These last few years I have gradually put some of my great desires on hold, like so many disappointed presidential candidates vying for the Republican nomination this year, when I had my children I suspended my campaign. I put graduate school on hold. I put my career aspirations on hold. I put creative projects like writing novels on hold. And now it feels like it has been so long I am not sure what to go back to and unsuspend. Those lost-but-not-forgotten goals hang like broken branches swinging in the breeze, not ready to fall off the tree, too severed to grow.

But to be fair, I have had an amazing unplanned life.

I have gone farther and done more than I dreamed at 20, and so much of my success defies conventional wisdom. My husband and I got married when I was 18. We finished college together, helping each other succeed. We had a baby when most people would have said that we could not afford to be parents — one part-time job between the two of us, no car, no health insurance, no real plans for the future other than to pursue whatever adventure God placed in front of us.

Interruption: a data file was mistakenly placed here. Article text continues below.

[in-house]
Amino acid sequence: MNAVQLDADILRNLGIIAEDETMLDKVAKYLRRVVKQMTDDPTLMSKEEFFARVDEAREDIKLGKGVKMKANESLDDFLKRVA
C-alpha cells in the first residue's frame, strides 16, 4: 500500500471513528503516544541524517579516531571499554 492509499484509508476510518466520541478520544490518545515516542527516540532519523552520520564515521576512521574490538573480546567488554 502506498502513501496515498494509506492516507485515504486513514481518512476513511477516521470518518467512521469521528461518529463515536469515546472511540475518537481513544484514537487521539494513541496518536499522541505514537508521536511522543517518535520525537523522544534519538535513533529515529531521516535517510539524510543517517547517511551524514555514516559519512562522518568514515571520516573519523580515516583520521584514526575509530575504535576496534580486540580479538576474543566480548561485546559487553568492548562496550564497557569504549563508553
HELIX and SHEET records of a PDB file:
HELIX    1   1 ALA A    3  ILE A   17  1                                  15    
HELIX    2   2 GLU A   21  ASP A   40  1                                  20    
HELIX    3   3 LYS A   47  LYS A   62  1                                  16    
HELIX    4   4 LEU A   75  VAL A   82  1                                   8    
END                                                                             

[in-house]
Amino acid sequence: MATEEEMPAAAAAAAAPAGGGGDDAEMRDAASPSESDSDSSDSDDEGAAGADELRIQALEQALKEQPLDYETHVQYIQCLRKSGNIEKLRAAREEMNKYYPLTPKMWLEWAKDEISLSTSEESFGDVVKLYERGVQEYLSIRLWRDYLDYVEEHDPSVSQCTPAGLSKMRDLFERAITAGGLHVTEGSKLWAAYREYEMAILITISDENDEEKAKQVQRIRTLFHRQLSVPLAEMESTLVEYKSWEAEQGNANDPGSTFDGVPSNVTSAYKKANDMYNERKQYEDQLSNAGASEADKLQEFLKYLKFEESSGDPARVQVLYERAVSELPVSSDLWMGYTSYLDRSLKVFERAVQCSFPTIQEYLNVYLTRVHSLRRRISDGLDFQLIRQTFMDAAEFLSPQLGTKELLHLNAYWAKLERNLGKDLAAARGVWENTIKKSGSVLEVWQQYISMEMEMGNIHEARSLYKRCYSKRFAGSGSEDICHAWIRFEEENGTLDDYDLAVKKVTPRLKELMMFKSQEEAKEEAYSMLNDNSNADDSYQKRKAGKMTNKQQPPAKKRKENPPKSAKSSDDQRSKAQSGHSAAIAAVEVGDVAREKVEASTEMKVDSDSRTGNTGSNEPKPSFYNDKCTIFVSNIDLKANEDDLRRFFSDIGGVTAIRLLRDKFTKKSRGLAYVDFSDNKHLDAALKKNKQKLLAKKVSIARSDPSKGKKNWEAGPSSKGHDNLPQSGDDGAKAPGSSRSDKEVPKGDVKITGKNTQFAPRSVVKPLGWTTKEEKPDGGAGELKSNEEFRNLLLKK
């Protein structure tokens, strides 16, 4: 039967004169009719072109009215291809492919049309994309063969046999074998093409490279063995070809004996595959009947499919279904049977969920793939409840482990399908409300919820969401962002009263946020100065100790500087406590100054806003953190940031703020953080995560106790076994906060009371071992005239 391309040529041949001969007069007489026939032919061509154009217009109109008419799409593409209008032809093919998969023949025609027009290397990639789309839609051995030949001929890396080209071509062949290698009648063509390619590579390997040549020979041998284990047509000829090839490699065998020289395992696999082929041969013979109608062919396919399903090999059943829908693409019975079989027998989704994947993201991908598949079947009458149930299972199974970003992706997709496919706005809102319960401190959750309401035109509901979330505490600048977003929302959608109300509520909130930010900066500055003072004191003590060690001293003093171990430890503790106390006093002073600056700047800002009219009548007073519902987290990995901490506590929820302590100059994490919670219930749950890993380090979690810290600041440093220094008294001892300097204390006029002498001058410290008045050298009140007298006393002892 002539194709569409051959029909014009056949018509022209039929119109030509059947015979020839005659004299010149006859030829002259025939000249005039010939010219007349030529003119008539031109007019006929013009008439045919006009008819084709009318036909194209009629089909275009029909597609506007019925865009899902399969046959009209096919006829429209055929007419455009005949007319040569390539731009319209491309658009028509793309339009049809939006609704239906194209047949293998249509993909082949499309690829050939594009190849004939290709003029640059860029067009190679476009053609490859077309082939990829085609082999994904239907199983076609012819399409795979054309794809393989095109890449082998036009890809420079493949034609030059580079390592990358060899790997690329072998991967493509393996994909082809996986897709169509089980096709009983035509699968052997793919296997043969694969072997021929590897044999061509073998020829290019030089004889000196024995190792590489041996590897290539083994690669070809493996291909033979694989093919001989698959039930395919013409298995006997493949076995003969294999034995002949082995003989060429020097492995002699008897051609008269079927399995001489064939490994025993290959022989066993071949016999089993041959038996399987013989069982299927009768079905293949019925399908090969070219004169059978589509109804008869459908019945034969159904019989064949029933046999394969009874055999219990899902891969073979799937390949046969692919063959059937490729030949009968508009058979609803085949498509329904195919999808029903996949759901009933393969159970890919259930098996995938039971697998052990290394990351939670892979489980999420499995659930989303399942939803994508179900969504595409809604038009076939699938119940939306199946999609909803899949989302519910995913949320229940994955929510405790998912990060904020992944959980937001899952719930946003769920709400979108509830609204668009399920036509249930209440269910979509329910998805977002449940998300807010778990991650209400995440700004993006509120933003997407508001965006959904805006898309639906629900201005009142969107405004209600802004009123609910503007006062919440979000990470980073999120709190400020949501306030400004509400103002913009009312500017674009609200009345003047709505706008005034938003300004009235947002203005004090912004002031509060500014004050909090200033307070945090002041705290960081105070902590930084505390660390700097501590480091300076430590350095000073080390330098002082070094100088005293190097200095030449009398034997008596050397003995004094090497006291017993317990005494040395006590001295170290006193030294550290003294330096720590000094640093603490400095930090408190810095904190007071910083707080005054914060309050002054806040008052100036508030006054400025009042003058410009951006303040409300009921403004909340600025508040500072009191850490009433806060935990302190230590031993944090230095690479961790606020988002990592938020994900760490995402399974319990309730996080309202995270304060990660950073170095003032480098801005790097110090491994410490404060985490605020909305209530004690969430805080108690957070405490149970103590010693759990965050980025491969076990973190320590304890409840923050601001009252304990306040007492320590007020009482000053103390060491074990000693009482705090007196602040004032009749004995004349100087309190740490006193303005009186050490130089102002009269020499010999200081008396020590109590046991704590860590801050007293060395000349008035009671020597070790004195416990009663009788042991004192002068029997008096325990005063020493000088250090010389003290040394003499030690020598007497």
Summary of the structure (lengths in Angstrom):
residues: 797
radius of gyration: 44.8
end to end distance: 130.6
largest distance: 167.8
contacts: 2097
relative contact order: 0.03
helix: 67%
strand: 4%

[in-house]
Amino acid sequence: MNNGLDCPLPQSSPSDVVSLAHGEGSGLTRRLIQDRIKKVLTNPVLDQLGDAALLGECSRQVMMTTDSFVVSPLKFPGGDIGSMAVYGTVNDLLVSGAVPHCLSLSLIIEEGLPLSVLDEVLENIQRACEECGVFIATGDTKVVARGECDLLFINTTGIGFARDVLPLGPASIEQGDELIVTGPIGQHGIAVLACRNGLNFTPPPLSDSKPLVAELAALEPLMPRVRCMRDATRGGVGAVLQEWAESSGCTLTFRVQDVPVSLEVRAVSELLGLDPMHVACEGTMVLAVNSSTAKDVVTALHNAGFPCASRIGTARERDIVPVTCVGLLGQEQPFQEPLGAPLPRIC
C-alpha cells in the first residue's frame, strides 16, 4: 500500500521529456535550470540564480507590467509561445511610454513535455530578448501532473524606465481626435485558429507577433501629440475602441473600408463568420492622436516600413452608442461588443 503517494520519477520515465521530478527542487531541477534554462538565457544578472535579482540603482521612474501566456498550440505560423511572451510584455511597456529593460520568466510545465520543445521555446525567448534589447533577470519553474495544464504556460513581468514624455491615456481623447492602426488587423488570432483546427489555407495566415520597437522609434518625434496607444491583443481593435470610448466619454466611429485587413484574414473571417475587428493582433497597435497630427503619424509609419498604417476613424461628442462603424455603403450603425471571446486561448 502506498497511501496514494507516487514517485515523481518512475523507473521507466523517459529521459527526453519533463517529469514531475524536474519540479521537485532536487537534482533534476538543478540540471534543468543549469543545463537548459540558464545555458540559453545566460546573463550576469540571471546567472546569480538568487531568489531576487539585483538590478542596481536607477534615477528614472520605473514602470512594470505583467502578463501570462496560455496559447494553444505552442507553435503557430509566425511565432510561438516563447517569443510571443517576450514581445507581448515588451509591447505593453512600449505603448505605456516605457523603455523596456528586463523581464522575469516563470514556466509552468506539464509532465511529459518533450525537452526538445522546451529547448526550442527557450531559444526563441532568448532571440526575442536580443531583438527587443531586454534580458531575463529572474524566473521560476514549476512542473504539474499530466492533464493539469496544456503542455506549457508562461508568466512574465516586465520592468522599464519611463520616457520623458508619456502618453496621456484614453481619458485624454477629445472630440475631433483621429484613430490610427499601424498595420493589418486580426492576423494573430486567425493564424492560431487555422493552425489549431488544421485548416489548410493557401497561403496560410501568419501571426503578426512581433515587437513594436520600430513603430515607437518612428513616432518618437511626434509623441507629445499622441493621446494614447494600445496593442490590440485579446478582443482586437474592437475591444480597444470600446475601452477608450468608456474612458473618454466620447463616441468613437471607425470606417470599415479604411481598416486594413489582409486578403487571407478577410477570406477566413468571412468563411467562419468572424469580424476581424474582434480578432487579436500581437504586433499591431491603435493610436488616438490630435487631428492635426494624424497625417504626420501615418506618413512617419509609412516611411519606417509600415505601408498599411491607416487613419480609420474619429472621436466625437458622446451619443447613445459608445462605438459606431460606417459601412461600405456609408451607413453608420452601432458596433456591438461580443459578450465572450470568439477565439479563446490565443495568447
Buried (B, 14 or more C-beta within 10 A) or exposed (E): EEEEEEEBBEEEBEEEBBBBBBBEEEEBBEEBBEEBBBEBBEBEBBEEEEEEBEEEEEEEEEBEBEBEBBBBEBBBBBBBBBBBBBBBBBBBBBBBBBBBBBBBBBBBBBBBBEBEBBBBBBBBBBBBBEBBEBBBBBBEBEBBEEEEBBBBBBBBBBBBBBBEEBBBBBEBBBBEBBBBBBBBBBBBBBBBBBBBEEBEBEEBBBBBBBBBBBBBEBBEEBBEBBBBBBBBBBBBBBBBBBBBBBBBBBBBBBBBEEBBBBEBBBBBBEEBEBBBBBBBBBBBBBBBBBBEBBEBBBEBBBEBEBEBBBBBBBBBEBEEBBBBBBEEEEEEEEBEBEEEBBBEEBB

We moved to LA with two kids and no address, arriving at about the life stage that most young adults leave Los Angeles, when they get married and start a family and realize the American dream is somewhere back in Ohio. But we came, we stayed and God has blessed us.

A few years ago we left our West Los Angeles neighborhood because we could not afford a third bedroom for our family there, and somehow, inexplicably, we live in Malibu now. Everyone has their own bedroom and I can see the ocean when I wake up.

It is not fair. God has just been incredibly kind to us and when I remember I thank him every day, every minute. Thank you, Lord.

So where was I with my melodramatic broken dreams dangling in the wind?

The same adventurous God who has led us this far, who has given us, not just manna, but a land flowing with milk and honey, will guide me.

Lord, it’s just that right now my children are growing up before my eyes and I don’t know what the next step for them or me is. I don’t know where we go from here. I don’t have a plan and everyone seems to think I need one.

I once stared out over the ocean and asked the Lord, “When will I know that I am walking on water?”

And I think he reminded me quietly You won’t. You only walk on water when your eyes are fixed on Me. It is not until you have crossed the water that you look back and realize where you have come.

Jesus, give me grace to lock eyes on yours and walk. These are good, good days and you are so generous to me. Help me to see you, to walk with you, to do what You are doing. My biggest fear is to waste my life. How do I so easily forget that it is not really mine to waste? I gave it to you a long time ago. Be glorified.